Nature’s notebook

Ancient trees stand guard over this N.C. river

I recently took a trip with the Friends of Plant Conservation on the Black River near Wilmington. The Black River is home to the oldest trees east of the Rocky Mountains. They are bald cypress, which are known to grow to an ancient age. Bald cypress trees have a unique feature known as knees – portions of the tree that grow away from the trunk and stick out of the water. Cypress knees are believed to be important for the structural integrity of the tree to hold it up, and also in gas exchange.

University of Arkansas Professor David Stahle discovered the Black River trees by accident in the 1980s. He was studying old growth tree rings and climate, and found the trees on the Black River. Many are more than 500 years old. The oldest identified tree, scientifically labeled BLK69 and locally known as Methuselah, dates to 364 AD. Some of the trees are probably older, possibly as old as 2,000 years, but core rot prevents their ages from being measured. Some of the trees are more than 8 feet across.

David Stahle spoke after we finished our trip on the river, about why these trees weren’t cut years ago, since the red cypress trees in other areas were cut down. He said yellow cypress trees have more dry rot, and it is hard to log the stands dominated by old trees, and costs so much more that it isn’t worth the effort.

The Black River flows through Sampson, Pender and Bladen counties before emptying in the Cape Fear. The Black River is known for its meanders, oxbows, artesian springs and mature swamp forests. The river is so named for its stained color, like dark tea, which comes from the tannins of decaying vegetation in the river. In 1994 the Black River was designated a North Carolina outstanding resource water, the highest water quality rating given in the state.

The nonprofit Nature Conservancy has worked with partners to protect more than 14,000 acres in the Black River watershed, including the area known as the Three Sisters, where the oldest known stands of bald cypress have been found.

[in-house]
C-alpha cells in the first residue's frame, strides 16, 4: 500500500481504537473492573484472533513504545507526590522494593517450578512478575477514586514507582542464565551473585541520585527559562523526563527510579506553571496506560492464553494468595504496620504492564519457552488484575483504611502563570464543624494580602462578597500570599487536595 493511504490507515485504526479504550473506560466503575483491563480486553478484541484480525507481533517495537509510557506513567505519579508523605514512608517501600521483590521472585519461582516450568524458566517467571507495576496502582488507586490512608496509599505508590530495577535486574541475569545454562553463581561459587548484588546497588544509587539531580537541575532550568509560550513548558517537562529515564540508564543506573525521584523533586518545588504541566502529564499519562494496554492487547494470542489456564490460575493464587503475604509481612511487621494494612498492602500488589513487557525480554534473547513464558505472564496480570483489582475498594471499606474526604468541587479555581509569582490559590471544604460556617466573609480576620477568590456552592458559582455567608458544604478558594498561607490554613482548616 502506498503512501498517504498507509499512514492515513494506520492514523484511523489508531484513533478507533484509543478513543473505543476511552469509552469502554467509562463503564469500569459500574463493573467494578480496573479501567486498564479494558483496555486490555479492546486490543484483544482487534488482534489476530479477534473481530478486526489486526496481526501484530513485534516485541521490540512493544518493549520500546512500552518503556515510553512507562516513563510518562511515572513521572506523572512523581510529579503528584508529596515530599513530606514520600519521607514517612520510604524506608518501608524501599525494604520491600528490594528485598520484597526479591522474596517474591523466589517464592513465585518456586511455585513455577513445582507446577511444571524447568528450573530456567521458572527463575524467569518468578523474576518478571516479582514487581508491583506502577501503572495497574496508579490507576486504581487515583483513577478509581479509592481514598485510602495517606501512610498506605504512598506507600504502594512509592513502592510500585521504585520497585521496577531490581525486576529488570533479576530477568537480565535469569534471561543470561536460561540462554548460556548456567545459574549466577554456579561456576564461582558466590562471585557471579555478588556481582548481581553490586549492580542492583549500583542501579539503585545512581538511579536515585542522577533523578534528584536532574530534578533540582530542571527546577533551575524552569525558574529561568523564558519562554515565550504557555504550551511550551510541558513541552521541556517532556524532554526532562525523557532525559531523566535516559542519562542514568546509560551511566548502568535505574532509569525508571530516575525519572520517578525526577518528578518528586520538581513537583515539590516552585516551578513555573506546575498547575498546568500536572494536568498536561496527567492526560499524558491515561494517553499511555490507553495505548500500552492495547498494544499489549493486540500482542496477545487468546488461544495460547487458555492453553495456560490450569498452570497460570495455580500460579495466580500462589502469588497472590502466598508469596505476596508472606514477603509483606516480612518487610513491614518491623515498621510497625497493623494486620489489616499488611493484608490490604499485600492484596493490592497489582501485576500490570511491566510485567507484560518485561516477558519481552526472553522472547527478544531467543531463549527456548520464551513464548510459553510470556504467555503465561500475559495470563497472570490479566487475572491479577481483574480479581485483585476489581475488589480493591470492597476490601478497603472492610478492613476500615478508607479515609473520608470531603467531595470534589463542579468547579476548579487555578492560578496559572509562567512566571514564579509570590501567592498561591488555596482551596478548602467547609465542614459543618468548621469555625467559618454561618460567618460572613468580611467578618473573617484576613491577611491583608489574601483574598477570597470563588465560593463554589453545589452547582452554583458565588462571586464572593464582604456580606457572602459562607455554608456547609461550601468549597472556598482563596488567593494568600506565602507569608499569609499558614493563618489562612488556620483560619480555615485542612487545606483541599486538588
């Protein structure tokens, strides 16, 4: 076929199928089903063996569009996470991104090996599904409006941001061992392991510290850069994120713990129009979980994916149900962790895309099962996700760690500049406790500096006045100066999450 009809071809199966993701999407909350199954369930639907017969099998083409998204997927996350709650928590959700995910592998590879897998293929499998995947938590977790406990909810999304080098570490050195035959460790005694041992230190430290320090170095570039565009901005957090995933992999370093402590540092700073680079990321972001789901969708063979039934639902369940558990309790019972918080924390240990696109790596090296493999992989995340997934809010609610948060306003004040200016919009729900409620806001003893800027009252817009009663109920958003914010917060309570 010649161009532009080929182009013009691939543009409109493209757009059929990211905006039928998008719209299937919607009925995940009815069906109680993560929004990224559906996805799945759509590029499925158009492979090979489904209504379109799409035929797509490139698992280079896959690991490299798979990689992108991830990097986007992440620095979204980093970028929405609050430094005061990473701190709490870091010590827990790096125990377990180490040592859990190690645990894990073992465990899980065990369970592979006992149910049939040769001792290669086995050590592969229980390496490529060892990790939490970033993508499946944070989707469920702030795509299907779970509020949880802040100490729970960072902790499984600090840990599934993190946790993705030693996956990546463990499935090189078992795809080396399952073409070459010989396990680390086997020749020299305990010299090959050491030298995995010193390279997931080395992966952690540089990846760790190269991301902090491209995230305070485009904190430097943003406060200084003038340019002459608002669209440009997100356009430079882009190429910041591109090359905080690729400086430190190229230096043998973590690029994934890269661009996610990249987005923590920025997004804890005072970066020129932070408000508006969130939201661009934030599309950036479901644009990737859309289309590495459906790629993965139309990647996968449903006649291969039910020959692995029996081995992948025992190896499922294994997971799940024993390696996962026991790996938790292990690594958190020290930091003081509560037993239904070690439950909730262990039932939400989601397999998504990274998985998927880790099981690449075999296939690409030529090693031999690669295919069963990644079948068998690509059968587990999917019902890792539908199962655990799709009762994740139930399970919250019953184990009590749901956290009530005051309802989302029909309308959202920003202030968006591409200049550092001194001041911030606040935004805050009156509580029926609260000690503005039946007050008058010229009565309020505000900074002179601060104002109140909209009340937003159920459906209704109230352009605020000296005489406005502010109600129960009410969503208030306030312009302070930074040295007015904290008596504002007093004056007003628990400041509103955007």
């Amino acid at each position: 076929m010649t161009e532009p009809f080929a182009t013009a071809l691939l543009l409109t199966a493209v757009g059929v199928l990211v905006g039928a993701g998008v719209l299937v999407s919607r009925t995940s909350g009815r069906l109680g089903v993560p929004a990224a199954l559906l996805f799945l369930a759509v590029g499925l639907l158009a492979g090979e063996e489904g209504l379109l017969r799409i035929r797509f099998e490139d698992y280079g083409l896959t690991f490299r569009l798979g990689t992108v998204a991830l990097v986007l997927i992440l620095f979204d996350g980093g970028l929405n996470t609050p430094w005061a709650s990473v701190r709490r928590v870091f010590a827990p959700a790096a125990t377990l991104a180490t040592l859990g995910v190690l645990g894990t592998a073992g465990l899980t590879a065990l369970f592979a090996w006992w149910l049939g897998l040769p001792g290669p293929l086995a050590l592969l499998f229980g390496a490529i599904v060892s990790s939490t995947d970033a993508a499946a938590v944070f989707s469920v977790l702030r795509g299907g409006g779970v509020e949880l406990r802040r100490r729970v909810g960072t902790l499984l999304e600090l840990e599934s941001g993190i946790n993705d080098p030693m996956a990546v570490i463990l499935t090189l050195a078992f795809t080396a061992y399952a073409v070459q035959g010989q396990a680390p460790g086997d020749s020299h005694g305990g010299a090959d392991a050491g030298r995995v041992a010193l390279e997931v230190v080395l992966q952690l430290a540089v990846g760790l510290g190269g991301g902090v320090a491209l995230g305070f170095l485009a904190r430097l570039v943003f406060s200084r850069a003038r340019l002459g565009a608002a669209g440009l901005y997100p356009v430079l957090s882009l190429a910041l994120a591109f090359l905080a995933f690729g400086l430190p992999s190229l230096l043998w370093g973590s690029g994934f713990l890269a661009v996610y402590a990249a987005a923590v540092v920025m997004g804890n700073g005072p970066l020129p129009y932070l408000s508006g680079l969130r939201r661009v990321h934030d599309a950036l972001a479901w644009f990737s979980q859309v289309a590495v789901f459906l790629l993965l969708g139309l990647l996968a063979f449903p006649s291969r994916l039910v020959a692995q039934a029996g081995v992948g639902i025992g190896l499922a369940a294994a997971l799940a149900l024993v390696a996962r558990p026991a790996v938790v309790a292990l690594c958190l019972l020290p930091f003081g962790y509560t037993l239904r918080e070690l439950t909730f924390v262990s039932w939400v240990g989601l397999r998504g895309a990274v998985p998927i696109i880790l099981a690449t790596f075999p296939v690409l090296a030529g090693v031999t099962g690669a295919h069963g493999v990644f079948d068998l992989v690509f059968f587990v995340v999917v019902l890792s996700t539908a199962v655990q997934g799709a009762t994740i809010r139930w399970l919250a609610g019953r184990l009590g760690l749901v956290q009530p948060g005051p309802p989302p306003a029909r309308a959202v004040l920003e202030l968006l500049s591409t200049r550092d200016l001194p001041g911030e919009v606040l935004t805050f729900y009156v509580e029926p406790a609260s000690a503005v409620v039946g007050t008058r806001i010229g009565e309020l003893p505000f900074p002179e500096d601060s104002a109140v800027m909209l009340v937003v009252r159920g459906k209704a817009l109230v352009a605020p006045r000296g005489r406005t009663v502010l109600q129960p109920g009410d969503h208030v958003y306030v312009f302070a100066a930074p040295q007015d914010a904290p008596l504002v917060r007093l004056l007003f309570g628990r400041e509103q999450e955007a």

Gov. Roy Cooper signed a bill in July that could lead to a new state park along the Black River. The legislation adds three natural areas to the state park system – Bob’s Creek in McDowell County, Warwick Mill Bay in Robeson County and Salmon Creek in Bertie County. The bill directs the parks division to study the feasibility of acquiring land on the Black River to create a new state park.

We didn’t make it up the river far enough to see the oldest bald cypress trees – that would require a kayak or canoe. We did see several osprey nests and at least three alligators (which makes me think twice about paddling). Stahle mentioned another place where you can go to see old-growth bald cypress and walk on a boardwalk amongst them – the Francis Beidler Forest in South Carolina, near Charleston.

It’s an Audubon Wildlife Sanctuary in Four Holes Swamp. It contains more than 16,000 acres with approximately 1,800 acres of old-growth forest –the largest virgin stand of these trees in the world. Some of its trees are more than 1,000 years old. It has an environmental education center and a 1.75-mile boardwalk through the old-growth portion of the swamp.

An osprey watches for prey along the Black River near Wilmington. Photo: Crystal Cockman